In 2006, the museum went through a renovation which relocated the main entrance in the basement, the stair leading to the reception area proved difficult to find. The centrepiece of the museum, the neoclassical Giudici chapel lay neglected and lacked good acoustic quality.

The MVRDV design unites all the demanded programme in a series of large book shelves, they contain the reception desk, wardrobe, the museum store, the cafe counter and various presentation spaces for art and products for sale. The chapel was built in 1787 by Jan Giudici as spiritual centre for a guesthouse for the poor elderly and sick with a sober, greyish interior. The bright red colour was chosen to act as a warm element, making a clear juxtaposition between the old and new and to pay respect to the former sacral function of the space.

With one clear and monumental gesture, the shelf combined many functions whilst at the same time keeping the space as open and usable as possible. The design is respectful towards the impressive and grandiose yet at the same time austere chapel, whilst adding qualities the space lacked, providing new functions.

As the chapel is a listed monument the transformation could not change the existing structure, the shelf is constructed in MDF and respectfully meanders around the historical elements such as windows, columns and the organ – framing them at the same time. The small distance between the shelf and the elements also mediates between the perfectly level new addition and the oblique historical structure. Perforations in the backs of the shelves avoid problems with humidity. The higher shelves play an acoustic role whilst others highlight products by using built in LED armatures.

Due to its light construction the shelf can be removed at any time without leaving a trace in the monument.

Stedelijk Museum Schiedam is a municipal museum for modern art and owns a fine collection of works by artists such as Karel Appel, Lucebert, Constant and Corneille. The museum is located in Schiedam’s historical town centre, a quintessentially Dutch town with canals, churches and many wind mills of gin distilleries. The transformation was made possible with the support of Bankgiro Lottery, Foundation Schiedam Vlaardingen, De Groot Foundation and the Municipality of Schiedam.

CREDITS
Design team: Winy Maas, Jacob van Rijs and Nathalie de Vries with Fokke Moerel, Arjen Ketting, Taylor Cornelson and Zeying Song

Consultants:
Lighting : Viabizzuno
Structure: ABT
Shelf construction : Coors Interieurbouw
Photography: Daria Scagliola, Stijn Brakee

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Market Hall

Year: 2004-2014
Location : Rotterdam, The Netherlands
Client : Provast Nederland bv, The Hague, Netherlands
Program : 100.000m2, 228 Apartments, 100 fresh market produce stalls, food related retail units, preparation and cooling space, supermarket, 1.200 parking spaces.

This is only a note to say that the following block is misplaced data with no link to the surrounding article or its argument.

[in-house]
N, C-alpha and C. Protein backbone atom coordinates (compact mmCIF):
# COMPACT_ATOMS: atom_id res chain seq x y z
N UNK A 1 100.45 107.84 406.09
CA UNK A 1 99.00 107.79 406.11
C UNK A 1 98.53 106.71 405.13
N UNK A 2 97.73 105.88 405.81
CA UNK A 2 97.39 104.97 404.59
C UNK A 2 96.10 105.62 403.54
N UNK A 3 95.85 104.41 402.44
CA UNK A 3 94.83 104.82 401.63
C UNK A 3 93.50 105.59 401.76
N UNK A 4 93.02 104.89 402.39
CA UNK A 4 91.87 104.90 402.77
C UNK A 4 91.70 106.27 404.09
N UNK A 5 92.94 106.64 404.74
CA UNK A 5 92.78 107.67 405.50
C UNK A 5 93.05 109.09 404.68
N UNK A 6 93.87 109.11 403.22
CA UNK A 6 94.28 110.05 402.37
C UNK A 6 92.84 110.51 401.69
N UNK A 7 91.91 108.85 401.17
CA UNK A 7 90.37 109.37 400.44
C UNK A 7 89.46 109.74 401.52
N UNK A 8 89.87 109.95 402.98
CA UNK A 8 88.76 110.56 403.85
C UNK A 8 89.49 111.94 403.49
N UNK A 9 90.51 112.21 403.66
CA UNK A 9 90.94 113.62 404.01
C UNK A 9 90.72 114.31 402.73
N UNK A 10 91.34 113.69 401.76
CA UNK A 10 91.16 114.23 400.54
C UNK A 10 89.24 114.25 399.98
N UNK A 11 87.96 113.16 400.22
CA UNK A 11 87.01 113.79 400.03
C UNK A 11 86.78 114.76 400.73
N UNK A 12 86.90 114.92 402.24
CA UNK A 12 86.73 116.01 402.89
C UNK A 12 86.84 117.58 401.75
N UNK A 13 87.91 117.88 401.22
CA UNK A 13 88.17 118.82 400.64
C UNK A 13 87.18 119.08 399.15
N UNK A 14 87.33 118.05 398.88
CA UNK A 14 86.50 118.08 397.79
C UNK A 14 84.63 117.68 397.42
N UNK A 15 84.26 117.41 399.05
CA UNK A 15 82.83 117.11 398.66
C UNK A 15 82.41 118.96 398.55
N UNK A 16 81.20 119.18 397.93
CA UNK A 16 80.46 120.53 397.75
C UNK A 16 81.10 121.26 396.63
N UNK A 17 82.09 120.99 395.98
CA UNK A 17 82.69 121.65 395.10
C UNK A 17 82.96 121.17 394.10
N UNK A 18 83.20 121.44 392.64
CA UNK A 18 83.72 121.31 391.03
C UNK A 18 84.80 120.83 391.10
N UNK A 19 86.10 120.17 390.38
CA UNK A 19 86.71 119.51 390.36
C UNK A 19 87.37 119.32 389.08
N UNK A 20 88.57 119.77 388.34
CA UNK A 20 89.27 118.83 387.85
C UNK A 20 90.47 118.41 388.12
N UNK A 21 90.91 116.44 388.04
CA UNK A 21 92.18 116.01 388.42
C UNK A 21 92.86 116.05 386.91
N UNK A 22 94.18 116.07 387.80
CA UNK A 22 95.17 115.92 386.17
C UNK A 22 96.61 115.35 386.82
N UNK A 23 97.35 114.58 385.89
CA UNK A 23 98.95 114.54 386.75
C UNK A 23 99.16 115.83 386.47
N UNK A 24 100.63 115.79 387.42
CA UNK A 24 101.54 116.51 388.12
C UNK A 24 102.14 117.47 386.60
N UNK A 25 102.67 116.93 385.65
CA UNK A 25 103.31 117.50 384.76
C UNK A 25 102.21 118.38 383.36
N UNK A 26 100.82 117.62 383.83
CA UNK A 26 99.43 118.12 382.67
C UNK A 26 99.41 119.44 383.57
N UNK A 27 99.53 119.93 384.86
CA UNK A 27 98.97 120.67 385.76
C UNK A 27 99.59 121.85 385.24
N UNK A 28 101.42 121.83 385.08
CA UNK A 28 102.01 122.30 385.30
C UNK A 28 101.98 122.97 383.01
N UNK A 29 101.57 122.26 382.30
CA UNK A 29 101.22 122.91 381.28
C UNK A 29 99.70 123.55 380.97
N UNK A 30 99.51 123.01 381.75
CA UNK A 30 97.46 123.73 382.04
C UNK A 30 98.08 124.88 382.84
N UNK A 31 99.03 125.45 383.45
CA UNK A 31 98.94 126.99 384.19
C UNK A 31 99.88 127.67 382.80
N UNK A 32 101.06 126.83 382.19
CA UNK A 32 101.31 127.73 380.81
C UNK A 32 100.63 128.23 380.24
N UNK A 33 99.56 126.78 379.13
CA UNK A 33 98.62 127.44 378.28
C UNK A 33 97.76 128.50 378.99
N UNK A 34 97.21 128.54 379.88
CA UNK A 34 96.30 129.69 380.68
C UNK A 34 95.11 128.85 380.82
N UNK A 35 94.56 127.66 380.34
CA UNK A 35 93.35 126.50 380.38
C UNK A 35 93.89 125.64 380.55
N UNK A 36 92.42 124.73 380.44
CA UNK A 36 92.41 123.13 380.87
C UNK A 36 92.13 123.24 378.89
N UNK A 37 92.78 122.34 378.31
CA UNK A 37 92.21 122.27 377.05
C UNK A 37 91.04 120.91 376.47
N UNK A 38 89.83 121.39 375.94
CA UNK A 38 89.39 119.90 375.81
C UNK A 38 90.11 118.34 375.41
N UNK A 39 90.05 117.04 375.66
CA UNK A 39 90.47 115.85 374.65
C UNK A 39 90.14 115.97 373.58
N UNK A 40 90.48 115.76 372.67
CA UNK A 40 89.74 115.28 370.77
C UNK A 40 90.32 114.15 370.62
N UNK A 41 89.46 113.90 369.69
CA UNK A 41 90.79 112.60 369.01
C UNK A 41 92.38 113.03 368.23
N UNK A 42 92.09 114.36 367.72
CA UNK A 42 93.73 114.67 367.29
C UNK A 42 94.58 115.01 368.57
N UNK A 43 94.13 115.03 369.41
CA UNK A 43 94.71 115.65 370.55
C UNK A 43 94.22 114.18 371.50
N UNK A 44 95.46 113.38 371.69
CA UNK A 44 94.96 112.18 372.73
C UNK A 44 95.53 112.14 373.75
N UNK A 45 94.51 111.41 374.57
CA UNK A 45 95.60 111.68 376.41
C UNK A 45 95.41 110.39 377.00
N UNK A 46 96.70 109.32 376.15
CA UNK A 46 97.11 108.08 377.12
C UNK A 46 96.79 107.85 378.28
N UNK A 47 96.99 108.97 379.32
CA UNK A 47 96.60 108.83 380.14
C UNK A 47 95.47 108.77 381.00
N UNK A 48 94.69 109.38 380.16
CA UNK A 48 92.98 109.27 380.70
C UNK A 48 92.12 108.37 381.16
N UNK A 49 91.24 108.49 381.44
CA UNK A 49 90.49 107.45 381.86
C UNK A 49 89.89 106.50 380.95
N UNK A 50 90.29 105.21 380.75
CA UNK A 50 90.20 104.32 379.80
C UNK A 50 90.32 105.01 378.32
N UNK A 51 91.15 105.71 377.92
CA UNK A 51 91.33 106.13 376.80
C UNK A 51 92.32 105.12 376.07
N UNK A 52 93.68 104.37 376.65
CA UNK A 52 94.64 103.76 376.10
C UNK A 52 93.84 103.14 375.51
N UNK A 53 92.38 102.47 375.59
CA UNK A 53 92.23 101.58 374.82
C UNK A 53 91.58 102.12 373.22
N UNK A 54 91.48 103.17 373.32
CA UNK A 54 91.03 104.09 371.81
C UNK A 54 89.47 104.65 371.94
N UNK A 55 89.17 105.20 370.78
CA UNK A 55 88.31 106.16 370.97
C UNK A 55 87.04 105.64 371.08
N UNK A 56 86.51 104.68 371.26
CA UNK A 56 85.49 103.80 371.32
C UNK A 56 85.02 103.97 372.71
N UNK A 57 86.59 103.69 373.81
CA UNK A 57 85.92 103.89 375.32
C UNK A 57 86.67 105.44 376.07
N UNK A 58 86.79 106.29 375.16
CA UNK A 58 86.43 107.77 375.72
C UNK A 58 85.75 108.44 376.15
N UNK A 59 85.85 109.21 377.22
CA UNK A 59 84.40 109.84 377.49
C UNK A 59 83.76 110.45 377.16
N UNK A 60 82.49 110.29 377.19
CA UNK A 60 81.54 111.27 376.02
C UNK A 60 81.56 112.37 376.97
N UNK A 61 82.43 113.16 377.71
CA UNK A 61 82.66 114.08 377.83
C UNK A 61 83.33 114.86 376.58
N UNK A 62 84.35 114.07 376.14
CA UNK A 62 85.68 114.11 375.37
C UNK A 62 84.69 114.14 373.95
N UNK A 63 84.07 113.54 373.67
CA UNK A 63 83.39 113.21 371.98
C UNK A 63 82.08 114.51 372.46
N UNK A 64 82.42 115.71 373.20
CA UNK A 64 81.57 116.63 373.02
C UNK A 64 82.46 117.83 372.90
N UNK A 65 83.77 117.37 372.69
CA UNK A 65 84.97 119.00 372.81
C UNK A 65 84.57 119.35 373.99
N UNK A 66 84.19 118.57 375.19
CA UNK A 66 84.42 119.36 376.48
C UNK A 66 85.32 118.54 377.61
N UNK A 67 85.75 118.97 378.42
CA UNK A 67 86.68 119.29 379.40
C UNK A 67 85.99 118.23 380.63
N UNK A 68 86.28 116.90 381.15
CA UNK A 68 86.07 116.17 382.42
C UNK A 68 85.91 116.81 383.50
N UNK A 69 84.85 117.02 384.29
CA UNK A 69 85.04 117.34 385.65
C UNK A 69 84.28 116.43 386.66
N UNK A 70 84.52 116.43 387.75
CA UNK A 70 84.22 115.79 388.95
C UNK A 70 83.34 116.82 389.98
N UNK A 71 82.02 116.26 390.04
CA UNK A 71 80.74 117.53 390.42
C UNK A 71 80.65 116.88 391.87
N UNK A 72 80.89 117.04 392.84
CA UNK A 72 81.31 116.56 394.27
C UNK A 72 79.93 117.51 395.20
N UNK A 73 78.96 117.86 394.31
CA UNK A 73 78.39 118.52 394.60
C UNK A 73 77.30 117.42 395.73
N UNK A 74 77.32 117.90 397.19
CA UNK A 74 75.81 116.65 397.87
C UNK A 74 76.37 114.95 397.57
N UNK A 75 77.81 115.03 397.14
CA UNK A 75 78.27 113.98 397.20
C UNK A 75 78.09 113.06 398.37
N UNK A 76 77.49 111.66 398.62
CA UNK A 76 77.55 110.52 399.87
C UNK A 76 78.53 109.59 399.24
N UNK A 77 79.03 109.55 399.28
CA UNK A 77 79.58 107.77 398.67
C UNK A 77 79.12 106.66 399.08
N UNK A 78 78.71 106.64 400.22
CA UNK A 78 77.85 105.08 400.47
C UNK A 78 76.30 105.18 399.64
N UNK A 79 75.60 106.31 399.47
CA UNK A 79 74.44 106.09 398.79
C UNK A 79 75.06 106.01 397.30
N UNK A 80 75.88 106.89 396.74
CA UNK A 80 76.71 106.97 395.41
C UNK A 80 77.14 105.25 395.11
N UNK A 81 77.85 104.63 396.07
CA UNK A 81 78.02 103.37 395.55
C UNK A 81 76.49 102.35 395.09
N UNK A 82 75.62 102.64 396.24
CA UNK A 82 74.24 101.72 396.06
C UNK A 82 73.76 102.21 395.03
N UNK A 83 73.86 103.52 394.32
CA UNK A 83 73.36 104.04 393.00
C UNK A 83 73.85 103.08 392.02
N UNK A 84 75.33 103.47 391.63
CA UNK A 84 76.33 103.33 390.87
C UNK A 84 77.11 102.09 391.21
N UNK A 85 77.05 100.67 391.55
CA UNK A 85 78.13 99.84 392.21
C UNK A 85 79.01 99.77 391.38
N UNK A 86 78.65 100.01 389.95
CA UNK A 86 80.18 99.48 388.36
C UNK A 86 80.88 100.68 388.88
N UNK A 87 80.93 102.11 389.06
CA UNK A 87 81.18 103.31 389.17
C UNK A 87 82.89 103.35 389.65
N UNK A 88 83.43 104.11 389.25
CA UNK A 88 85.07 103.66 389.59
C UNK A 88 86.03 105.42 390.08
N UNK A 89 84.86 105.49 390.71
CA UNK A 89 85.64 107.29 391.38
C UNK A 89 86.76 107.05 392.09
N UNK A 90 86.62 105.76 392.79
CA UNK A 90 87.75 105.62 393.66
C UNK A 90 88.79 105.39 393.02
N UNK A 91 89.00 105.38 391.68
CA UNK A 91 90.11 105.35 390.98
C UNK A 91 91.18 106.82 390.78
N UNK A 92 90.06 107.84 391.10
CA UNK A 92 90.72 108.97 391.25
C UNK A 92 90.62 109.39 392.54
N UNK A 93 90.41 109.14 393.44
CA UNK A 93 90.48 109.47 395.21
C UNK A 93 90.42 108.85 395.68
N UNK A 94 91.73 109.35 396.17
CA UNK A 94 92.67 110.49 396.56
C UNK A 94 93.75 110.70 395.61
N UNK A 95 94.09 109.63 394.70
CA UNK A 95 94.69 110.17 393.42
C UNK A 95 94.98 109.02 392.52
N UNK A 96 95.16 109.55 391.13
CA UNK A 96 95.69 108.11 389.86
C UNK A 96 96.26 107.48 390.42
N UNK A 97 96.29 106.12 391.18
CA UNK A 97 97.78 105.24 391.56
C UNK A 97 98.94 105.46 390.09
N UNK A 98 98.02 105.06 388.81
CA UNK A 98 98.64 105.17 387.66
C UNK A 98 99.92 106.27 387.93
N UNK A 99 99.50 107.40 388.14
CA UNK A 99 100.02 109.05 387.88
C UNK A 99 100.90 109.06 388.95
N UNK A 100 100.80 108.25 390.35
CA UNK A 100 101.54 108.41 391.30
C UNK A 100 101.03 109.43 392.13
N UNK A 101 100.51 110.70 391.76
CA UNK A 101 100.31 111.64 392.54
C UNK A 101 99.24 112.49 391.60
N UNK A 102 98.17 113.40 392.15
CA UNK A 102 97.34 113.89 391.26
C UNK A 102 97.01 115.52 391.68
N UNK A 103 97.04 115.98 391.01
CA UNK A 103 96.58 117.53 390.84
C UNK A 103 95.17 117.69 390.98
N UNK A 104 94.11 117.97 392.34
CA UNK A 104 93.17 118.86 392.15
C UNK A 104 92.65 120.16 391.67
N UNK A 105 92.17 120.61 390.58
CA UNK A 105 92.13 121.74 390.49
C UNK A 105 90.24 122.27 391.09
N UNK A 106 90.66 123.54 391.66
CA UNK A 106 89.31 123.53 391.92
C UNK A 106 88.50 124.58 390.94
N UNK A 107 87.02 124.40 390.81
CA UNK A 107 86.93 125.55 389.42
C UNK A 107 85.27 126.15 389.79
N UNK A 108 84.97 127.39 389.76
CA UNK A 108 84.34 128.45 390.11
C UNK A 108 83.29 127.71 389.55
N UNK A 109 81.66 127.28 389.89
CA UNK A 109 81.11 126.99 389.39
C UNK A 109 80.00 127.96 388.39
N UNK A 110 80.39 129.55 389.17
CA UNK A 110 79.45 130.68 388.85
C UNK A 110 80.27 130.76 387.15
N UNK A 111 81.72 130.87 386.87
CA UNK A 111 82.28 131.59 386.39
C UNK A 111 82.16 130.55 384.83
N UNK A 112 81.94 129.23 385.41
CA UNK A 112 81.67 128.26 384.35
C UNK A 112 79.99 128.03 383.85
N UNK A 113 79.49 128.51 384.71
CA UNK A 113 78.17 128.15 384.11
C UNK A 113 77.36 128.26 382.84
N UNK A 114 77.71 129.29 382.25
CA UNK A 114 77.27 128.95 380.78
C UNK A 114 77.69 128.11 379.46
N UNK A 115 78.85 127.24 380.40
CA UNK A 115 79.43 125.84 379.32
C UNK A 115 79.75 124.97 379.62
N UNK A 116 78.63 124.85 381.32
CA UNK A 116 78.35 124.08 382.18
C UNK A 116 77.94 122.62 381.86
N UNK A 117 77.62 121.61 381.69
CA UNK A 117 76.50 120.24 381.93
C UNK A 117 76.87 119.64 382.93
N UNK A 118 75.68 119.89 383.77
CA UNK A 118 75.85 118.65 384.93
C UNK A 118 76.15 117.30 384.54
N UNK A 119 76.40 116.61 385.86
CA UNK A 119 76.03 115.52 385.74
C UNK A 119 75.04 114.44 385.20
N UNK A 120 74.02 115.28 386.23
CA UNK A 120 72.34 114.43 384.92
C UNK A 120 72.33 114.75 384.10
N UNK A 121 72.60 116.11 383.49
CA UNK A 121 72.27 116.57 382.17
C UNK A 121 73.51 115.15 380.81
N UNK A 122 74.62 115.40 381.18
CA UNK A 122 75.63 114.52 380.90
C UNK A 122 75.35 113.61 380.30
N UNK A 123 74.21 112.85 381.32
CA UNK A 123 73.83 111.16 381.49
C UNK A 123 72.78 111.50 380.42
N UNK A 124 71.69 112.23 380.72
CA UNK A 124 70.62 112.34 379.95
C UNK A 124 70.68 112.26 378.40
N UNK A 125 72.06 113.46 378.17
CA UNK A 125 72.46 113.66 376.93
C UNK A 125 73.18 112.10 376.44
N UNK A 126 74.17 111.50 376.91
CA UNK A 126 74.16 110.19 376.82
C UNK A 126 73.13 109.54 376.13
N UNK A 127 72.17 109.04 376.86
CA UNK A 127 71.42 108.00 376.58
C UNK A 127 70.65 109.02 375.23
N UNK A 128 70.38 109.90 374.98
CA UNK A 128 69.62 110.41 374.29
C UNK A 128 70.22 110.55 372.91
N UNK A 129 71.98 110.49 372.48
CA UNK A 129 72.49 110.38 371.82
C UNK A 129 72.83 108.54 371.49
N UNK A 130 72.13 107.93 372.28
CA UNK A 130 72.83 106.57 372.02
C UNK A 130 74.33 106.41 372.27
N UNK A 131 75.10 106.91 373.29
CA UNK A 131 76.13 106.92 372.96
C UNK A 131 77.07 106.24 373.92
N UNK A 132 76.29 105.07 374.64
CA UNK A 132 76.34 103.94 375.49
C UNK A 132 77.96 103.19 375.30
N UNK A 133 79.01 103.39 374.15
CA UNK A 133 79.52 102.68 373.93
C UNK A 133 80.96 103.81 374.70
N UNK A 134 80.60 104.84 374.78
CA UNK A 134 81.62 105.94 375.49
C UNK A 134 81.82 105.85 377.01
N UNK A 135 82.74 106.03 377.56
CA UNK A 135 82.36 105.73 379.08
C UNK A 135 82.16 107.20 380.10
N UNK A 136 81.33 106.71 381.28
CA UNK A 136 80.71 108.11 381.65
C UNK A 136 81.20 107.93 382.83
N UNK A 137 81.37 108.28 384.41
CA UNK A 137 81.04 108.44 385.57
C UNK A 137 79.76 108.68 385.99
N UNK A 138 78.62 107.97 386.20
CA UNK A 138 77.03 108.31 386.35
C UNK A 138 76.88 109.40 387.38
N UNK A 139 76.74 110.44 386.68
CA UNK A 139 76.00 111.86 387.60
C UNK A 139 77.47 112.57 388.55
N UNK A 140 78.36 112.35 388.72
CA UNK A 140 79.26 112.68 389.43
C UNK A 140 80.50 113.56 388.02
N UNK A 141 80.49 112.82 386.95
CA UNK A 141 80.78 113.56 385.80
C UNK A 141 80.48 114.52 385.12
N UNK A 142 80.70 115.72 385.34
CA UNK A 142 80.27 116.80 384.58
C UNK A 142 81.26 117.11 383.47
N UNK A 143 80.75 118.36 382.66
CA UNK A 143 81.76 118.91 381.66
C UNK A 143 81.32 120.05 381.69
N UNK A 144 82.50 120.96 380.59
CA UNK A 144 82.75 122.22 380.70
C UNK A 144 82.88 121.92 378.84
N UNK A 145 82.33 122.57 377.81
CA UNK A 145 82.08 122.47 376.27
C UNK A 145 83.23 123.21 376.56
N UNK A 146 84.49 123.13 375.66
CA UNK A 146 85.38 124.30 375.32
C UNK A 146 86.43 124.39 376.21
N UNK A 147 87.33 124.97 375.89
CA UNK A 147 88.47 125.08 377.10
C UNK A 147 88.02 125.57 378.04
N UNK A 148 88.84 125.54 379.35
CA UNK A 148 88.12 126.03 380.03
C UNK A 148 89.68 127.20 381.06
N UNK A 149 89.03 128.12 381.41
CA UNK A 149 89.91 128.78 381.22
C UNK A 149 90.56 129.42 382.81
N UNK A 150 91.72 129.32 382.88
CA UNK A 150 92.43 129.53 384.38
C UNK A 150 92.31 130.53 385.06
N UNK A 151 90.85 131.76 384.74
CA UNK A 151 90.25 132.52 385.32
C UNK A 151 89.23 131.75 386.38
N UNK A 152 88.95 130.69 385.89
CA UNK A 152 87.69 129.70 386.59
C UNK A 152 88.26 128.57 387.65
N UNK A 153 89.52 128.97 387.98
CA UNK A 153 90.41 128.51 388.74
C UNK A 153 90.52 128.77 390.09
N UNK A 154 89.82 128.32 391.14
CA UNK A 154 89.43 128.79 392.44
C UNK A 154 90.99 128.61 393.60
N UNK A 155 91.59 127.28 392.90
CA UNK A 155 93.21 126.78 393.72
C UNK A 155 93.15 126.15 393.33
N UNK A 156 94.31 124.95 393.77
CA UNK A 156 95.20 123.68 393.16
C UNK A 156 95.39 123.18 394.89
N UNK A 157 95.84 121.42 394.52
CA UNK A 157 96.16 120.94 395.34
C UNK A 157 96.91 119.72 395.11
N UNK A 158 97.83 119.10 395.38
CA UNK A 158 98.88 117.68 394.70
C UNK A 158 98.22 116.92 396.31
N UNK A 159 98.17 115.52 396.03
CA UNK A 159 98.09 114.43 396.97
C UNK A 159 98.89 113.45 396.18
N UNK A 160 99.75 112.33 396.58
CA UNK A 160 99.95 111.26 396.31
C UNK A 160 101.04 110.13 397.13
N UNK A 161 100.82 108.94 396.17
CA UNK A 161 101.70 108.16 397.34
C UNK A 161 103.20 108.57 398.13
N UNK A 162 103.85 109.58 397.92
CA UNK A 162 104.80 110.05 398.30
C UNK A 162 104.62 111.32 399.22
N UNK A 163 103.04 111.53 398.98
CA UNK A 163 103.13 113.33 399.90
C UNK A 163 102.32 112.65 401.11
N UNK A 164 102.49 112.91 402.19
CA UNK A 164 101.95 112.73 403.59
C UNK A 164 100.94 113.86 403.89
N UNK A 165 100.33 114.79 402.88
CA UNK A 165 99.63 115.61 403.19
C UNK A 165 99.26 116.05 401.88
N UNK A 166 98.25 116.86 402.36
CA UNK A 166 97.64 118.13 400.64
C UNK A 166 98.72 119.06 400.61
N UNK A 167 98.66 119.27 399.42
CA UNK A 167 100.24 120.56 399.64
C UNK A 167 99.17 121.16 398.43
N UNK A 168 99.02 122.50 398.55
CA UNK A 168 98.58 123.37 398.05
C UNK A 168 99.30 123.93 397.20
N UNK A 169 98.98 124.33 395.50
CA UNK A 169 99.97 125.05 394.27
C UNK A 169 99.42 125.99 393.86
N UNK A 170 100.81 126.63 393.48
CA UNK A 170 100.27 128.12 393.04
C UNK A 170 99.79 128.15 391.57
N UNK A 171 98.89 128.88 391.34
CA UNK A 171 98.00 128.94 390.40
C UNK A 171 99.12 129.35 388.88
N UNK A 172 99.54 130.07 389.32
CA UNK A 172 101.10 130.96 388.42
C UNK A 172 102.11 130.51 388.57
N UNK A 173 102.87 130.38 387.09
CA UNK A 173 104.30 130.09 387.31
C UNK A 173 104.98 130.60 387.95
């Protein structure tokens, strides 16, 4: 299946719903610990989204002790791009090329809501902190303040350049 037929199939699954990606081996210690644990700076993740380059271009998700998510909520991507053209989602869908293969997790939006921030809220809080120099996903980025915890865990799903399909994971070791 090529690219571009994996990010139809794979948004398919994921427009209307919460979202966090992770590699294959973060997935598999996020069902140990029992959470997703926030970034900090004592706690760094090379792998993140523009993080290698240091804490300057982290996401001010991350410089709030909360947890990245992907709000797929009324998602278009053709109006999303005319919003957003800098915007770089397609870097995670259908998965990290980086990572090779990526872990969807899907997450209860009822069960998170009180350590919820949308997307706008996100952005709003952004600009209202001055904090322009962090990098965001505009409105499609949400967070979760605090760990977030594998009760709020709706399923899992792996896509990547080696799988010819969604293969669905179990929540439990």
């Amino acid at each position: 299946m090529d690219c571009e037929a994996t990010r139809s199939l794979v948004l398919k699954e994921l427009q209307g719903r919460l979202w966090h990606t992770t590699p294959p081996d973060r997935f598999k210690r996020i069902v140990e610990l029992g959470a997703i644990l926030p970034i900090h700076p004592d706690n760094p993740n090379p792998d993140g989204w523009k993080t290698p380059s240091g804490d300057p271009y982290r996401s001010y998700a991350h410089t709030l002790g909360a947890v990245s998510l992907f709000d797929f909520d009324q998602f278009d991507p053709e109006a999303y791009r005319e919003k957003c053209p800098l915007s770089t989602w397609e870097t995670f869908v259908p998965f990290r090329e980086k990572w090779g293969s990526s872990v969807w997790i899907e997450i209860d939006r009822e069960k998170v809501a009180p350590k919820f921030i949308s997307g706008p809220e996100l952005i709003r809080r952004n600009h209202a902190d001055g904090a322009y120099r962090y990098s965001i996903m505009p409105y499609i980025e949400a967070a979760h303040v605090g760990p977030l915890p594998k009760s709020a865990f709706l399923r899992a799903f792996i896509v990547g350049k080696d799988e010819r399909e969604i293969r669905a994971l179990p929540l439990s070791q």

Budget : EUR 175 Million

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The Market Hall is open 10:00-20:00 on all days except Sunday and Public Holidays, when it is open from 12:00-18:00. You can find the Market Hall at Blaak Station on the Rotterdam Metro (take any exit), or from tram lines 21 or 24, both of which depart from the Central Station and go to Blaak. Tours of the Market Hall can be booked from Markthal Tours.

New laws in the Netherlands require covered areas for traditional open air meat and fish markets due to new hygien constraints. MVRDV posed two questions in response to these challenges: ‘Can we use this operation to evolve the market typology as well as densify the the city centre?’ and ‘Can we increase quality as well as density of programming at Blaak?’

The Market Hall is part of the new inner city heart of the Laurens Quarter, the original pre-war centre of Rotterdam. The building is a sustainable combination of food, leisure, living and parking, all fully integrated to enhance and make the most of the synergetic possibilities of the different functions. The hall is formed from an arch of privately developed apartments, strategically allowing private investment and iniative to provide a public space. The result is a covered square which acts as a central market hall during the day and, after closing hours remains lively due to restaurants on its first floor.

The apartments follow strict Dutch laws regarding natural day-light: all rooms that require natural light are situated on the outside. Kitchens, dining rooms and storage are positioned at the market side, establishing a connection to the market. The front and backside are covered with a flexible suspended glass façade, allowing for maximum transparency and a minimum of structure, which will be the largest of its kind in Europe.

Design Team : Winy Maas, Jacob van Rijs and Nathalie de Vries with Renske van der Stoep, Anton Wubben, Marc Joubert, Sven Thorissen, Monica Freundt, Laura Grillo, Joeri Horstink, Tadas Jonauskis, Diana Lopez, Gijs Rikken, Elsbeth Ronner, Yvo Thijssen, Johnny Tsang, Anet Schurink, Jeroen Zuidgeest, Michele Olcese, Laura Grillo, Ivo van Capelleveen

Partners:
Co-architect: INBO, Woudenberg, Netherlands
Structure: Royal Haskoning DHV, The Hague, Netherlands
Services / Acoustics : Peutz & Associes, Zoetermeer, Netherlands
Installations : Techniplan, Netherlands
Glass Façade : Octatube, Rotterdam, Netherlands
Above Ground Contractor : J. P. van Eesteren
Below Ground Contractor : Mobilis and Martens en Van Oord, Netherlands

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See also: TOP INTERIOR DESIGNERS | PIERRE-YVES ROCHON

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Artwork : Arno Coenen and Iris Roskam

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See also: TOP INTERIOR DESIGNERS | SARAH LAVOINE

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FOTOS

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Balancing Barn

Location : Thorington, Suffolk, UK
Year : 2007-2010
Client : Living Architecture
Program : 210 m2, holiday rental home
Budget : Undisclosed